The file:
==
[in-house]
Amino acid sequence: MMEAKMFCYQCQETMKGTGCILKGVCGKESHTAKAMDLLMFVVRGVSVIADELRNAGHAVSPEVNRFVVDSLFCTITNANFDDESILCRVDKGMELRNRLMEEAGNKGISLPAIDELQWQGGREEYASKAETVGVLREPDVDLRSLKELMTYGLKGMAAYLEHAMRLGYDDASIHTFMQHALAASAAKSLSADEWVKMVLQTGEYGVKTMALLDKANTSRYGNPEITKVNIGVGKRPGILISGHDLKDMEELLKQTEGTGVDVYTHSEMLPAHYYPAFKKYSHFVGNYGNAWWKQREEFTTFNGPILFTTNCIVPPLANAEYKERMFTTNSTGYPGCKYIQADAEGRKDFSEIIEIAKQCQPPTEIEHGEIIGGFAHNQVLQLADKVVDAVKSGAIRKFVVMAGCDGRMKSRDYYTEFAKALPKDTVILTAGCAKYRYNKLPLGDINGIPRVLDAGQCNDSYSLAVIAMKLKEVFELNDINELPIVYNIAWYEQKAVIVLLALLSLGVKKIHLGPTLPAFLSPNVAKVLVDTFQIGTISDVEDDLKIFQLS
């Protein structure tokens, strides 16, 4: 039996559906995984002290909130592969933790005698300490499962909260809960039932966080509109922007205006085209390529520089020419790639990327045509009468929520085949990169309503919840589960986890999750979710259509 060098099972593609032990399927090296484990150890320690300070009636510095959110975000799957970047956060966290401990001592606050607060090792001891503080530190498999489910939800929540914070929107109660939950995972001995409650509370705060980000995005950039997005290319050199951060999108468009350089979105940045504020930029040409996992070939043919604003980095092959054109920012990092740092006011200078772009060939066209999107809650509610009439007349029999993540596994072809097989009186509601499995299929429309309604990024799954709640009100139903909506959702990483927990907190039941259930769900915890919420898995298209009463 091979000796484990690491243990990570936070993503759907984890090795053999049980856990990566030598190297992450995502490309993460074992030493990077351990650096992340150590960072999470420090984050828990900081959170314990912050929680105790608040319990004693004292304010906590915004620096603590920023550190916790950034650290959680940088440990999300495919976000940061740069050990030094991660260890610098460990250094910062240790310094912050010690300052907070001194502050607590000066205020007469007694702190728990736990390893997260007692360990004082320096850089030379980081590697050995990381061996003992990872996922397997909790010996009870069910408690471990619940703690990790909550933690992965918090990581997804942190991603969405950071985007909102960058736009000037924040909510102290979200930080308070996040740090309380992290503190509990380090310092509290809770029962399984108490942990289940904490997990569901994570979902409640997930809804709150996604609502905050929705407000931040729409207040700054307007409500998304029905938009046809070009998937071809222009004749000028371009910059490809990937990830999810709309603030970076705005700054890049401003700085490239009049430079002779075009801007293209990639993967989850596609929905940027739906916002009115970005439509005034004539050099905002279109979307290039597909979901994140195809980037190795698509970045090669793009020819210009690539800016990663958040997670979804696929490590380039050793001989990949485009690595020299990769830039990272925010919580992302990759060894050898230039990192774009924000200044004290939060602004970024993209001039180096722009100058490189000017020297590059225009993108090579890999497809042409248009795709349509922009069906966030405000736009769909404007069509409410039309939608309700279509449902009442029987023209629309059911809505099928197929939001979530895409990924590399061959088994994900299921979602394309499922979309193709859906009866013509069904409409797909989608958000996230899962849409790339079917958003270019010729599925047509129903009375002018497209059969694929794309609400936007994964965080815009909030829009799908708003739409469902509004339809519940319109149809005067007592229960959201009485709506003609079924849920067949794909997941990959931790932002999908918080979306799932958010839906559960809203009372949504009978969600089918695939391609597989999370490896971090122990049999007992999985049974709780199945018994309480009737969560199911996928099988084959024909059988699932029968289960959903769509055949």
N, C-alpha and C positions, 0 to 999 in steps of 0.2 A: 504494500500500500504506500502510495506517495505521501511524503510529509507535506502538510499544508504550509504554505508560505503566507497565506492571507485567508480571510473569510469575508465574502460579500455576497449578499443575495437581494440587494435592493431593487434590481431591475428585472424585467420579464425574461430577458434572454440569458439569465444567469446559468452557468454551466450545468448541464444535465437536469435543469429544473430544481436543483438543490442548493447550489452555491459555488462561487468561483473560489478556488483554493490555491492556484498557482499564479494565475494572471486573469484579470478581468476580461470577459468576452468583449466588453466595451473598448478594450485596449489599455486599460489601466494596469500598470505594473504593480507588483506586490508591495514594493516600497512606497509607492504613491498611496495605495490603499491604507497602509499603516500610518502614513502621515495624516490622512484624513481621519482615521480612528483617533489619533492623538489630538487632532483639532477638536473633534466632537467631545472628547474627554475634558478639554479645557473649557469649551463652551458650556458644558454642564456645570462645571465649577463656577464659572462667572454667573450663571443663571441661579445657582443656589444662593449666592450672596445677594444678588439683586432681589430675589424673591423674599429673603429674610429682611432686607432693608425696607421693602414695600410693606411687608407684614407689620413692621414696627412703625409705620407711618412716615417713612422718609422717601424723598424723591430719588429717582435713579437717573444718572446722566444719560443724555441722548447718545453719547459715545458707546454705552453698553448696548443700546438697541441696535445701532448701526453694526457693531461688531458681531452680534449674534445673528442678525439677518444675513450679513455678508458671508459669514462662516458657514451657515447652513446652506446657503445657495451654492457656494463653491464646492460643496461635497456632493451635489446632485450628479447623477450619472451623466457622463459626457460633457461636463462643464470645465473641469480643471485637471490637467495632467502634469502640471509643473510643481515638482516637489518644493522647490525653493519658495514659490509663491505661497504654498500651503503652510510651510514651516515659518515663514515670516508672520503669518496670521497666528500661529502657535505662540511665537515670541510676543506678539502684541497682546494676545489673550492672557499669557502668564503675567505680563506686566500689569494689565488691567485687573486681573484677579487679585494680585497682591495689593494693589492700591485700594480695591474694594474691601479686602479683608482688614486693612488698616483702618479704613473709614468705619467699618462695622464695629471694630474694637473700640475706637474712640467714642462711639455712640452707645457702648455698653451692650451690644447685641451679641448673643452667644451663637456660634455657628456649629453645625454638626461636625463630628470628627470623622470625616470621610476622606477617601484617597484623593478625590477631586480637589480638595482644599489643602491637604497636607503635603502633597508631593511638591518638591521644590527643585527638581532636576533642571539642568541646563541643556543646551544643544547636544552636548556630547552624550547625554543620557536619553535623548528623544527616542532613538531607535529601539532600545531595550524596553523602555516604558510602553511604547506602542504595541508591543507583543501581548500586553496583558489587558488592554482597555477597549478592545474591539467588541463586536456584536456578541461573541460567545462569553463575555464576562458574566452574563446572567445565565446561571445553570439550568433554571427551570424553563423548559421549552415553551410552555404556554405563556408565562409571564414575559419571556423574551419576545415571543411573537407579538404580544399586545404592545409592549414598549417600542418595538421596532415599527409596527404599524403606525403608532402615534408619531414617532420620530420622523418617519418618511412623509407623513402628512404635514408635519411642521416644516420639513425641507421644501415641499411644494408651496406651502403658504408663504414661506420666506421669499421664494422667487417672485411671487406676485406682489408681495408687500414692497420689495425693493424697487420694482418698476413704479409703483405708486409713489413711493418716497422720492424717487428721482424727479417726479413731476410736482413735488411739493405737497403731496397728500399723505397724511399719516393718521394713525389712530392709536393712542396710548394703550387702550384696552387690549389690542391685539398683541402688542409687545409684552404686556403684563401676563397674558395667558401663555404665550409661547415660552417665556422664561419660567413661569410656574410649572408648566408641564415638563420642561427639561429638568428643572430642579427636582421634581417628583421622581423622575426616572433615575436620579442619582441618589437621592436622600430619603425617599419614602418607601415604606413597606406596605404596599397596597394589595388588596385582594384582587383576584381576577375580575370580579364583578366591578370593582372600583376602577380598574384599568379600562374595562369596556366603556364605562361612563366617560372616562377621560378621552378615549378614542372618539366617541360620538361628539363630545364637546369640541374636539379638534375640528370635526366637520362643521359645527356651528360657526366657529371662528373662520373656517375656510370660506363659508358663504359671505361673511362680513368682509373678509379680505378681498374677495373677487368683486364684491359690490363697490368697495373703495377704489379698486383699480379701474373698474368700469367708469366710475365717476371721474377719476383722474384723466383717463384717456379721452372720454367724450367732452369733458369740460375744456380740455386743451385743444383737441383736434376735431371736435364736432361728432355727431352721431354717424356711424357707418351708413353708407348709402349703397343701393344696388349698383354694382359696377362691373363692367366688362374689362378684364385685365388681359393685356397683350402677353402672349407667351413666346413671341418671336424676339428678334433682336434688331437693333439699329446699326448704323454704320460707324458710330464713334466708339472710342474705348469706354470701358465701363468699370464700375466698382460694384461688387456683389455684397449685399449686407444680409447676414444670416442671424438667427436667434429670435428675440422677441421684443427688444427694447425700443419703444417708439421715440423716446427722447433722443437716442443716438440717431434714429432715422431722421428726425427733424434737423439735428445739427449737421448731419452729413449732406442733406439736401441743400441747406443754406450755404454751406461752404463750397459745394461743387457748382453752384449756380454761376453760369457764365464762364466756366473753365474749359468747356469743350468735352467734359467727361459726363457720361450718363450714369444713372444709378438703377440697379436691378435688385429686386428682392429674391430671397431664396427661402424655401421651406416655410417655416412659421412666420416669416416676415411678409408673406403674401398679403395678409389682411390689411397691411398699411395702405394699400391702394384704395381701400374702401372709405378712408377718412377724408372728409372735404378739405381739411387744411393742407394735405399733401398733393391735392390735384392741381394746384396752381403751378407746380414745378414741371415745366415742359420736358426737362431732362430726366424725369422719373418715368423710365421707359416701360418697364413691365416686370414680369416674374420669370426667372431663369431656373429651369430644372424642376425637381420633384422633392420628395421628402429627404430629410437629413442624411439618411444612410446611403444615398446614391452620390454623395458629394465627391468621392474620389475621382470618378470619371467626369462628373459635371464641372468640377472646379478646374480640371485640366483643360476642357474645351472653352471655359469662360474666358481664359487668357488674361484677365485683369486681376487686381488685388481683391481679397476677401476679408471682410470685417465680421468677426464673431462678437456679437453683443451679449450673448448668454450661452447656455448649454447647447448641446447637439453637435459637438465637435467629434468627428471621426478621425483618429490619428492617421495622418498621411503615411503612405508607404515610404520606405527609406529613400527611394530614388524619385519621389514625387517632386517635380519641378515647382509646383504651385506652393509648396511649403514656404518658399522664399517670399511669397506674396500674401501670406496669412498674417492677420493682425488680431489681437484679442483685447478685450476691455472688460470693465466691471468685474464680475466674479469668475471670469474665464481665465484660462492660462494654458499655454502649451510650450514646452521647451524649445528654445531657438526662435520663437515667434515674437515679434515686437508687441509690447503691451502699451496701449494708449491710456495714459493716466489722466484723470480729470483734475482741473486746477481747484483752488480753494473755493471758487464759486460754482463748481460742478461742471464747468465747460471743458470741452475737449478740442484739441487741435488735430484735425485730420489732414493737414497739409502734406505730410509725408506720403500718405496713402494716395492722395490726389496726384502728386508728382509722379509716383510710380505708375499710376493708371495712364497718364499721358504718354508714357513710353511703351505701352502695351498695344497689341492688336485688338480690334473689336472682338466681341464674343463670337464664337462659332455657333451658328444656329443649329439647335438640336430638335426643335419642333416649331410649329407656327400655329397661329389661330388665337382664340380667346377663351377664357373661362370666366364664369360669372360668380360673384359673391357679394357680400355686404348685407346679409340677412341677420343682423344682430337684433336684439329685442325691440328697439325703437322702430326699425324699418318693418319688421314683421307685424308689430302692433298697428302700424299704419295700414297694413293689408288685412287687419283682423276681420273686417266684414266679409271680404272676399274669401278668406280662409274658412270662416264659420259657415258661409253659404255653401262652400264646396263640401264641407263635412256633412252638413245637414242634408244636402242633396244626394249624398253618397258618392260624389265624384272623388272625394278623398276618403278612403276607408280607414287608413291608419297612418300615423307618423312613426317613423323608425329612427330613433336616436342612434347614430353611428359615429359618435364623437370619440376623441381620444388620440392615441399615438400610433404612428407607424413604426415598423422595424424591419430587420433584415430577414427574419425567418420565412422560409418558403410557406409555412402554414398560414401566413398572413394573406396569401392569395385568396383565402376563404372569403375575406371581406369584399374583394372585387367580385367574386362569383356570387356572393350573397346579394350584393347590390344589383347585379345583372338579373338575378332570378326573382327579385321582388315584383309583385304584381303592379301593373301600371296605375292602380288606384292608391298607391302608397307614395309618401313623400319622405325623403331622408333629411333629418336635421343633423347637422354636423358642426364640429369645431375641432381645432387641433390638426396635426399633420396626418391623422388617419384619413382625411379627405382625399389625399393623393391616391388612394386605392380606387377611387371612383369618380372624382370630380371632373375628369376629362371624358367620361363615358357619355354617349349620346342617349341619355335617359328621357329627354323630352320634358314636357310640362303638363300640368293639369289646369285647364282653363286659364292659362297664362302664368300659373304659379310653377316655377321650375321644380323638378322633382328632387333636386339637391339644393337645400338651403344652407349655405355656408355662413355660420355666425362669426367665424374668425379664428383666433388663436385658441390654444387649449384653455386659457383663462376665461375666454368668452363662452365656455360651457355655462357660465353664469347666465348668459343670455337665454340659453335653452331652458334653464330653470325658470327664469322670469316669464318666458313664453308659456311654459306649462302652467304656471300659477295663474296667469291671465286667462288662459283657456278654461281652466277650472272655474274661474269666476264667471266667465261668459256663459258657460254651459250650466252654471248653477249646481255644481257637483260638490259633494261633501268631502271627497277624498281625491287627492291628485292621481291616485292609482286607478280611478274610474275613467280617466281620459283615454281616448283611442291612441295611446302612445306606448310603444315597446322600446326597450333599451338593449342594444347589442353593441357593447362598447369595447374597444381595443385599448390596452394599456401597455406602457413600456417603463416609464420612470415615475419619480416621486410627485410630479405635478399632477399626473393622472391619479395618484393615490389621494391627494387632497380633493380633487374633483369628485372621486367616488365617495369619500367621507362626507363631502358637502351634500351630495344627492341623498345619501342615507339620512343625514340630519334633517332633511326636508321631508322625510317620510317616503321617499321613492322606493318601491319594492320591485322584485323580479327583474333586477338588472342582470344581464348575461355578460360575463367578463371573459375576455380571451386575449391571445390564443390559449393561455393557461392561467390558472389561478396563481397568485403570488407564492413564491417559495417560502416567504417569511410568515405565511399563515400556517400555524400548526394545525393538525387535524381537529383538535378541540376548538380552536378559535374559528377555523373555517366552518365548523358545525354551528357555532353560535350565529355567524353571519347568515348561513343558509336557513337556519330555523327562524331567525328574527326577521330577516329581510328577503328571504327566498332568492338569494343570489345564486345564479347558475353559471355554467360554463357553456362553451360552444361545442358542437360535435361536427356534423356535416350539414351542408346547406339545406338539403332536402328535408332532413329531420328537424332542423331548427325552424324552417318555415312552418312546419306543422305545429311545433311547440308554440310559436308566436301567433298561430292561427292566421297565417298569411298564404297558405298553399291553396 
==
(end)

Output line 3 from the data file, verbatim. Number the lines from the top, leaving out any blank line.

């Protein structure tokens, strides 16, 4: 039996559906995984002290909130592969933790005698300490499962909260809960039932966080509109922007205006085209390529520089020419790639990327045509009468929520085949990169309503919840589960986890999750979710259509 060098099972593609032990399927090296484990150890320690300070009636510095959110975000799957970047956060966290401990001592606050607060090792001891503080530190498999489910939800929540914070929107109660939950995972001995409650509370705060980000995005950039997005290319050199951060999108468009350089979105940045504020930029040409996992070939043919604003980095092959054109920012990092740092006011200078772009060939066209999107809650509610009439007349029999993540596994072809097989009186509601499995299929429309309604990024799954709640009100139903909506959702990483927990907190039941259930769900915890919420898995298209009463 091979000796484990690491243990990570936070993503759907984890090795053999049980856990990566030598190297992450995502490309993460074992030493990077351990650096992340150590960072999470420090984050828990900081959170314990912050929680105790608040319990004693004292304010906590915004620096603590920023550190916790950034650290959680940088440990999300495919976000940061740069050990030094991660260890610098460990250094910062240790310094912050010690300052907070001194502050607590000066205020007469007694702190728990736990390893997260007692360990004082320096850089030379980081590697050995990381061996003992990872996922397997909790010996009870069910408690471990619940703690990790909550933690992965918090990581997804942190991603969405950071985007909102960058736009000037924040909510102290979200930080308070996040740090309380992290503190509990380090310092509290809770029962399984108490942990289940904490997990569901994570979902409640997930809804709150996604609502905050929705407000931040729409207040700054307007409500998304029905938009046809070009998937071809222009004749000028371009910059490809990937990830999810709309603030970076705005700054890049401003700085490239009049430079002779075009801007293209990639993967989850596609929905940027739906916002009115970005439509005034004539050099905002279109979307290039597909979901994140195809980037190795698509970045090669793009020819210009690539800016990663958040997670979804696929490590380039050793001989990949485009690595020299990769830039990272925010919580992302990759060894050898230039990192774009924000200044004290939060602004970024993209001039180096722009100058490189000017020297590059225009993108090579890999497809042409248009795709349509922009069906966030405000736009769909404007069509409410039309939608309700279509449902009442029987023209629309059911809505099928197929939001979530895409990924590399061959088994994900299921979602394309499922979309193709859906009866013509069904409409797909989608958000996230899962849409790339079917958003270019010729599925047509129903009375002018497209059969694929794309609400936007994964965080815009909030829009799908708003739409469902509004339809519940319109149809005067007592229960959201009485709506003609079924849920067949794909997941990959931790932002999908918080979306799932958010839906559960809203009372949504009978969600089918695939391609597989999370490896971090122990049999007992999985049974709780199945018994309480009737969560199911996928099988084959024909059988699932029968289960959903769509055949």